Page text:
Porto have accused fierce rivals Benfica of using so-called "witchcraft" to help them win last season's Portuguese league title.
Francisco J. Marques, communications director for Porto, says he has viewed an "e-mail exchange between Benfica president Luis Filipe Vieira and Dr. Armando Nhaga, the ‘National Police Commissioner of Guinea-Bissau'," per Portuguese source Observador (h/t Alec Shilton of The Sun).
The exchange is said to have contained a threat of sabotage from Nhaga to stop Benfica winning a fourth Primeira Liga title in a row unless he was paid for his assistance and the help of an unnamed person referred to as "The Master in Lisbon."
Shilton relayed the main points of the Observador report, in which Nhaga is said to have asked Vieira for money to honour an agreement he had with a former Benfica board member during the previous season.
Per the reports, Marques has revealed what took place between Vieira and Nhanga: “On February 13 (Nhaga) sent an email to Vieira asking for the agreement to be signed before the games with Borussia Dortmund for the Champions League. This was followed by an incredible itemised list with fees – including £88,000 to be shelled out if Benfica won the Portuguese championship."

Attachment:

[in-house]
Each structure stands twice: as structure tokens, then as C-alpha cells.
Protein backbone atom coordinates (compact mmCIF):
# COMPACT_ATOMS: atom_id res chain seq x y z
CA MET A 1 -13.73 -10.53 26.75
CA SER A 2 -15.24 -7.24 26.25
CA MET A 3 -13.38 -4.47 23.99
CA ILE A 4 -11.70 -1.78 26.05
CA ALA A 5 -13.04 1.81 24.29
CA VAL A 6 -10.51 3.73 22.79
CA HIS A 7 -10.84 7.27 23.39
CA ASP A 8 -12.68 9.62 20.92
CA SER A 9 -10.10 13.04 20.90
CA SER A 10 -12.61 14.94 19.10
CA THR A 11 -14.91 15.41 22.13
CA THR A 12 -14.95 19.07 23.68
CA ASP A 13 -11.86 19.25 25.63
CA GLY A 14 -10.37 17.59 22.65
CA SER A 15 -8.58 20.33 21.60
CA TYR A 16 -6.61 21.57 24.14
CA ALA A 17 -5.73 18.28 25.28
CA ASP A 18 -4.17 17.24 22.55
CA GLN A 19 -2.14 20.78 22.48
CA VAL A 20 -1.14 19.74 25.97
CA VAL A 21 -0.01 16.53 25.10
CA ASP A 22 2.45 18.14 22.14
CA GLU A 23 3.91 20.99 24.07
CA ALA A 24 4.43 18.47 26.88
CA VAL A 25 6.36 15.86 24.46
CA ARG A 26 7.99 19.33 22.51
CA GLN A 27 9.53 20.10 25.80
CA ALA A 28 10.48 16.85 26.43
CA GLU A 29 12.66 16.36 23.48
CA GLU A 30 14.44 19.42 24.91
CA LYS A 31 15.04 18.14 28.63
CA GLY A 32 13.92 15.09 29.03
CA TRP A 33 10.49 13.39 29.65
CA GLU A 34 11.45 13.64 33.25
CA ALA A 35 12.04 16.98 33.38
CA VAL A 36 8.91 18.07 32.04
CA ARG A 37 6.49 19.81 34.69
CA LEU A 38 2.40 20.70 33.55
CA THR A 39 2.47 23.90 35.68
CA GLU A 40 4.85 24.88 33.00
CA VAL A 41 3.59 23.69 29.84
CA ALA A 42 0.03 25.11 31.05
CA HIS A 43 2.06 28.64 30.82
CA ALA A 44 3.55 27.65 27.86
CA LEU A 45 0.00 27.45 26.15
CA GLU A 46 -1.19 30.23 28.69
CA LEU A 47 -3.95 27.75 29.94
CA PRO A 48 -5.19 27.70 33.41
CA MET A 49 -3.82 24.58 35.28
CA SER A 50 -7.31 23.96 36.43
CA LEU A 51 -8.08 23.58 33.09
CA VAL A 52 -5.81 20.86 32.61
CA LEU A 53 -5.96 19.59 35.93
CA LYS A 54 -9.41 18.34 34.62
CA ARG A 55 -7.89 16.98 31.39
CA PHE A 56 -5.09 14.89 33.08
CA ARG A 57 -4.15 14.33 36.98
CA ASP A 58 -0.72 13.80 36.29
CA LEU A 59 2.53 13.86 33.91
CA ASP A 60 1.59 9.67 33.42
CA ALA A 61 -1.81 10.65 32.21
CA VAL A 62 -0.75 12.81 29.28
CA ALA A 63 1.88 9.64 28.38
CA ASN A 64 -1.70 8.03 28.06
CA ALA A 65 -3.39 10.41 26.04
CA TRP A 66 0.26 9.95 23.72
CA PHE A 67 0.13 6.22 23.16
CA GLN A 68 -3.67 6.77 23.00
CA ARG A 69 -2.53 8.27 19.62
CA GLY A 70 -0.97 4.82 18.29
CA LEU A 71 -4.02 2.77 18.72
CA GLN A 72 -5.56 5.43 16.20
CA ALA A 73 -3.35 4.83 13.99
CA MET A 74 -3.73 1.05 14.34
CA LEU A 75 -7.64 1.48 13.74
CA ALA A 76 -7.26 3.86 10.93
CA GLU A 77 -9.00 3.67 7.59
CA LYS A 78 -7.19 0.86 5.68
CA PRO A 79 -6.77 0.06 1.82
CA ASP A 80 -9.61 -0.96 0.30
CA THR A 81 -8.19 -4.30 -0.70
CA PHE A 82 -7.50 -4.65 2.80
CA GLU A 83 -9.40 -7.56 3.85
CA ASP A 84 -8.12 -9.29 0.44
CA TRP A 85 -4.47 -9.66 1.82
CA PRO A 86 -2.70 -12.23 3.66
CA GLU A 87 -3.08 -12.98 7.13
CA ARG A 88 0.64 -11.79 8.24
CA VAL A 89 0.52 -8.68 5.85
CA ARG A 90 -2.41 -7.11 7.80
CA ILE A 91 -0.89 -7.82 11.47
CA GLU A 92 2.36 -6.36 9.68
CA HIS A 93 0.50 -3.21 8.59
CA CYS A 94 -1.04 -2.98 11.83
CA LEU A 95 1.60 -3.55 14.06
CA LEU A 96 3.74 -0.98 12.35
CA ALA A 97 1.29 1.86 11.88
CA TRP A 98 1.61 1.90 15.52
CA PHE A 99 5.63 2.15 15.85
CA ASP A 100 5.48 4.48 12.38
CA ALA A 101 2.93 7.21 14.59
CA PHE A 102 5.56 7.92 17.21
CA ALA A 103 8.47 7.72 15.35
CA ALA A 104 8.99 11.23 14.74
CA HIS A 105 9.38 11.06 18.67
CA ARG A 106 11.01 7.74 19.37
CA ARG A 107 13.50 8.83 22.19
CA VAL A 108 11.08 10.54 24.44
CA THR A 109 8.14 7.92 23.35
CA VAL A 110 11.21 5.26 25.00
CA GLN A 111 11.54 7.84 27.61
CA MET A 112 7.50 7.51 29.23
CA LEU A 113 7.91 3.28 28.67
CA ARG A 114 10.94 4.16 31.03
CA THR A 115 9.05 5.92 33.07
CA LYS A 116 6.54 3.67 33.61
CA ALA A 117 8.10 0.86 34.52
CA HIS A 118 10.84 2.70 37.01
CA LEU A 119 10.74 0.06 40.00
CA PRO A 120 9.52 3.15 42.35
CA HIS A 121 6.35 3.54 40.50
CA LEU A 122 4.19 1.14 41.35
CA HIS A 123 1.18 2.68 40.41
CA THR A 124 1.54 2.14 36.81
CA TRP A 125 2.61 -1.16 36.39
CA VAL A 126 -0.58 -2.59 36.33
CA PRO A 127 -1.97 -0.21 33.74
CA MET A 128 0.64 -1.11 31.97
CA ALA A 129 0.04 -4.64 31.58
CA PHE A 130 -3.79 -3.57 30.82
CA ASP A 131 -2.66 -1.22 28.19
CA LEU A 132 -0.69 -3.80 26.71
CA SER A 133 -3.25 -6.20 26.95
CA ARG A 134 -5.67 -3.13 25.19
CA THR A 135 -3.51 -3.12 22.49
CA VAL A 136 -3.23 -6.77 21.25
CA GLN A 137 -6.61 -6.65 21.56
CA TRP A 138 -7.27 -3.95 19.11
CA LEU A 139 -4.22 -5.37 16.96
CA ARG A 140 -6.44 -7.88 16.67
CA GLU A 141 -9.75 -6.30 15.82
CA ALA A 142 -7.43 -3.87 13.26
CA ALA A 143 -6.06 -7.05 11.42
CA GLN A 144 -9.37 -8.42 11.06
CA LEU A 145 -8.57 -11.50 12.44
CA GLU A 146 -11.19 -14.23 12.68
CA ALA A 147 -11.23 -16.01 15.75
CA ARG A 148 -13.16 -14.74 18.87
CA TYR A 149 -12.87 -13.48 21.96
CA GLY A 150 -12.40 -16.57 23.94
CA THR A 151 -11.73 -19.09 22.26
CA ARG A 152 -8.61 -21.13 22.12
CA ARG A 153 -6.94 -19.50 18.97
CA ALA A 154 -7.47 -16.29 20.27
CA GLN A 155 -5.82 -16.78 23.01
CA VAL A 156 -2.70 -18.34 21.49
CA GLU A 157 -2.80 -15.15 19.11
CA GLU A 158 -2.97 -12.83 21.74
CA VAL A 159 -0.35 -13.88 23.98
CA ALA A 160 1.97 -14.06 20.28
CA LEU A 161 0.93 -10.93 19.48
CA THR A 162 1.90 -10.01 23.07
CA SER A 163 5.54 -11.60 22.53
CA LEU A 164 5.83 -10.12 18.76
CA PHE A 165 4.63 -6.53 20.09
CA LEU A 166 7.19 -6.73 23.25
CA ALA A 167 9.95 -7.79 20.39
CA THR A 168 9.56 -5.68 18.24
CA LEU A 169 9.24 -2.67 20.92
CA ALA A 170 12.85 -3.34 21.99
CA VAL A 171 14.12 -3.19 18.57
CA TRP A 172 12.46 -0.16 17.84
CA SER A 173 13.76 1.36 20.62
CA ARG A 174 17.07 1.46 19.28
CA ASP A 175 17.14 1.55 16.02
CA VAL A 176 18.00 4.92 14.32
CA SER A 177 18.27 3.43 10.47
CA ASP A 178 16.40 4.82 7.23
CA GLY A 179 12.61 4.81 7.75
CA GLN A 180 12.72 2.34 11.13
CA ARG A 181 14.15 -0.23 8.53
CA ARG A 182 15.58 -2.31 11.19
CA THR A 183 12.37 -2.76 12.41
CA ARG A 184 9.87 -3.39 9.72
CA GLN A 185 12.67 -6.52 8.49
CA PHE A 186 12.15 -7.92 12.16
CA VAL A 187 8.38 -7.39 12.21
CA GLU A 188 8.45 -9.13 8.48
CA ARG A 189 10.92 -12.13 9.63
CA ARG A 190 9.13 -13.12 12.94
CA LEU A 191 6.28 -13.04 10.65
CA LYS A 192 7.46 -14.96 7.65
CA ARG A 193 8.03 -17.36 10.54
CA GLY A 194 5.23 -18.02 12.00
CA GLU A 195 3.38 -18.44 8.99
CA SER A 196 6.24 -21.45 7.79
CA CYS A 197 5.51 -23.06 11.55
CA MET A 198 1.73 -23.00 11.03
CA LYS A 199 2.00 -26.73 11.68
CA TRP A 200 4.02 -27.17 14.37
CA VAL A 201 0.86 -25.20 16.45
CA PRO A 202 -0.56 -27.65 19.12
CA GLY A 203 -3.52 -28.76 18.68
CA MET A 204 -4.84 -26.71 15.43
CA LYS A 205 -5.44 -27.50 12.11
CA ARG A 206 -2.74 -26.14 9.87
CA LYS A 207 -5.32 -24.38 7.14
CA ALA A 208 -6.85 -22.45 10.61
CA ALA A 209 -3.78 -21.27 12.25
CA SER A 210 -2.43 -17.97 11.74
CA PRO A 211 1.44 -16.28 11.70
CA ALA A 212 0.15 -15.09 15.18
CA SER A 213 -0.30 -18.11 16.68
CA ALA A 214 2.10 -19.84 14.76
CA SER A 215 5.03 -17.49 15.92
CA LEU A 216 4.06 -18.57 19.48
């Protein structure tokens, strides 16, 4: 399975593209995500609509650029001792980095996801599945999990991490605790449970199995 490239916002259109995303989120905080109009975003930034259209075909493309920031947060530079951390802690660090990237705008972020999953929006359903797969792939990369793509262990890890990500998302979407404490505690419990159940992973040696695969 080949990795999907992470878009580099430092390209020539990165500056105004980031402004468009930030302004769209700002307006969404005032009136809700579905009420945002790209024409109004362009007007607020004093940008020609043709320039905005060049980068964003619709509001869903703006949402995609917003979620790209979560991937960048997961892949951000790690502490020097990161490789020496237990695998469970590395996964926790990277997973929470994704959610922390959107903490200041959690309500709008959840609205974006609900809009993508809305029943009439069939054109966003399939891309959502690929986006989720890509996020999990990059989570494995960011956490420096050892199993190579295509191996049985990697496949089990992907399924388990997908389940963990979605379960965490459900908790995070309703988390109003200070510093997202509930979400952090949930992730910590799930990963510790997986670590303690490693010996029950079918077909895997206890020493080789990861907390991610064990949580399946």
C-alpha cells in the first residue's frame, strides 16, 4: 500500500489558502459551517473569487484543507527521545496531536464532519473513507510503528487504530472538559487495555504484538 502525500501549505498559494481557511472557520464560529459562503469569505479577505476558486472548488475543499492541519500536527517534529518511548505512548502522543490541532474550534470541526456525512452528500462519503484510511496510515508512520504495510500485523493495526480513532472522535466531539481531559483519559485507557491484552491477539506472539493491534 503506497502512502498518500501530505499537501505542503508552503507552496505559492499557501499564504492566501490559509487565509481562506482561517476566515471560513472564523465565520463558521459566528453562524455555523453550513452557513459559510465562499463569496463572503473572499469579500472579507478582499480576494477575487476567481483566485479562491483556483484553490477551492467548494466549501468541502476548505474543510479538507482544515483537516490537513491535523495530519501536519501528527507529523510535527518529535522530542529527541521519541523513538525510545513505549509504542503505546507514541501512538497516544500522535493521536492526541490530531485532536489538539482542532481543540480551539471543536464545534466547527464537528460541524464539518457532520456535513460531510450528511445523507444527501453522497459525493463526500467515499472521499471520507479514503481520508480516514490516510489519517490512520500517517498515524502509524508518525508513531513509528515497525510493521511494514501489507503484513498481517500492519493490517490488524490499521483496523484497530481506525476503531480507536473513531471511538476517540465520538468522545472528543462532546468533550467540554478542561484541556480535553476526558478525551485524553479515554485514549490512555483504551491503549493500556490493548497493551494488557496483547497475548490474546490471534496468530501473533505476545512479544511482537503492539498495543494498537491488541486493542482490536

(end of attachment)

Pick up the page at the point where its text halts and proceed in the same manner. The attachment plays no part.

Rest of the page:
The situation took another turn when results didn't go Benfica's way:
"Dortmund then somewhat predictably hammered the Eagles 4-0. Vieira e-mailed Nhaga asking what had gone wrong. The amazing reply came back: 'Whoever was dealing with it did not do it in the right moment. The Master in Lisbon waited for the communication and when they did, it was late.' Marques says ‘The Master’ is none other than Nhaga’s brother."
Marques summed up these exchanges in the following way, per the reports: ”We’re talking about witchcraft with a goal contract. It was many thousand euros that Benfica paid. This calls into question the coach, the players, but also (executives) Paulo Goncalves and Pedro Guerra."
The accusations from Porto come amid an ongoing probe into corruption currently thought to be impacting Portuguese football. Porto have rebuffed suggestions they have been investigated, but Marques said e-mails from Benfica to ex-league president Carlos Deus Pereira suggest further corruption: “We have not been intimidated, nor have we been the target of searches. Benfica started to run that FC Porto was lying. This is a pathetic thing."
Porto's rivalry with Benfica has always been fierce. Yet while the former dominated Portuguese football for much of the last decade, Benfica's rise of late has left the 2004 UEFA Champions League winners trailing.
The ongoing probe into corruption and latest accusations seem to inadvertently have provided more reasons for these clubs to remain entrenched in their animosity toward one another.